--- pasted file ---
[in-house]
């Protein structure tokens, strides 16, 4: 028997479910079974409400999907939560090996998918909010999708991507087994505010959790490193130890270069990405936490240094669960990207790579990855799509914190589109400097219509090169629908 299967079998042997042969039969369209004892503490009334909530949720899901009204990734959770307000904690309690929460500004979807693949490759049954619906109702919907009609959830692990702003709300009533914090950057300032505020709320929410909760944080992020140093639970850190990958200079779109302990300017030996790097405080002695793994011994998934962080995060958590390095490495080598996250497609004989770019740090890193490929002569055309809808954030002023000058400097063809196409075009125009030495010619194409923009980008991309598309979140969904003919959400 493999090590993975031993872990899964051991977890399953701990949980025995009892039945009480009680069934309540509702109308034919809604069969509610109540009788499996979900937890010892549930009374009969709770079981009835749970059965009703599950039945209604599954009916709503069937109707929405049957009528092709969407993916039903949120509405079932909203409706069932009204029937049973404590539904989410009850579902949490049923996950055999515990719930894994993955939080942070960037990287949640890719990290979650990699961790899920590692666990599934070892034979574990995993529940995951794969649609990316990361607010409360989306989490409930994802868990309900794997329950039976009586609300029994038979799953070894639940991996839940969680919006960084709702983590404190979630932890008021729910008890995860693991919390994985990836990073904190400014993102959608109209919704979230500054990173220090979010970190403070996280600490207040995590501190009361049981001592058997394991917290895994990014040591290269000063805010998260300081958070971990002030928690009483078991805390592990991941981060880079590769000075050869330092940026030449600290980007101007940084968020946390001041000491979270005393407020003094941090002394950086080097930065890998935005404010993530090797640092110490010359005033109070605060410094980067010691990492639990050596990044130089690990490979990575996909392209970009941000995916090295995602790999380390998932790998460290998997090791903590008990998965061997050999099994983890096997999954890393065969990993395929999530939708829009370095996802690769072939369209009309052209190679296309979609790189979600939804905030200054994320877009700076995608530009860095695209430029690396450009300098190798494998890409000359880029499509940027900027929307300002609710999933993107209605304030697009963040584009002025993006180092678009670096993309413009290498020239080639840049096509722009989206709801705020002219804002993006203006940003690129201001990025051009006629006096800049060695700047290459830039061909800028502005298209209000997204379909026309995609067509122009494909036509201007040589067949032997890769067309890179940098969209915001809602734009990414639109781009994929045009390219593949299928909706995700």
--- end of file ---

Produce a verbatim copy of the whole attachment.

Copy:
[in-house]
């Protein structure tokens, strides 16, 4: 028997479910079974409400999907939560090996998918909010999708991507087994505010959790490193130890270069990405936490240094669960990207790579990855799509914190589109400097219509090169629908 299967079998042997042969039969369209004892503490009334909530949720899901009204990734959770307000904690309690929460500004979807693949490759049954619906109702919907009609959830692990702003709300009533914090950057300032505020709320929410909760944080992020140093639970850190990958200079779109302990300017030996790097405080002695793994011994998934962080995060958590390095490495080598996250497609004989770019740090890193490929002569055309809808954030002023000058400097063809196409075009125009030495010619194409923009980008991309598309979140969904003919959400 493999090590993975031993872990899964051991977890399953701990949980025995009892039945009480009680069934309540509702109308034919809604069969509610109540009788499996979900937890010892549930009374009969709770079981009835749970059965009703599950039945209604599954009916709503069937109707929405049957009528092709969407993916039903949120509405079932909203409706069932009204029937049973404590539904989410009850579902949490049923996950055999515990719930894994993955939080942070960037990287949640890719990290979650990699961790899920590692666990599934070892034979574990995993529940995951794969649609990316990361607010409360989306989490409930994802868990309900794997329950039976009586609300029994038979799953070894639940991996839940969680919006960084709702983590404190979630932890008021729910008890995860693991919390994985990836990073904190400014993102959608109209919704979230500054990173220090979010970190403070996280600490207040995590501190009361049981001592058997394991917290895994990014040591290269000063805010998260300081958070971990002030928690009483078991805390592990991941981060880079590769000075050869330092940026030449600290980007101007940084968020946390001041000491979270005393407020003094941090002394950086080097930065890998935005404010993530090797640092110490010359005033109070605060410094980067010691990492639990050596990044130089690990490979990575996909392209970009941000995916090295995602790999380390998932790998460290998997090791903590008990998965061997050999099994983890096997999954890393065969990993395929999530939708829009370095996802690769072939369209009309052209190679296309979609790189979600939804905030200054994320877009700076995608530009860095695209430029690396450009300098190798494998890409000359880029499509940027900027929307300002609710999933993107209605304030697009963040584009002025993006180092678009670096993309413009290498020239080639840049096509722009989206709801705020002219804002993006203006940003690129201001990025051009006629006096800049060695700047290459830039061909800028502005298209209000997204379909026309995609067509122009494909036509201007040589067949032997890769067309890179940098969209915001809602734009990414639109781009994929045009390219593949299928909706995700």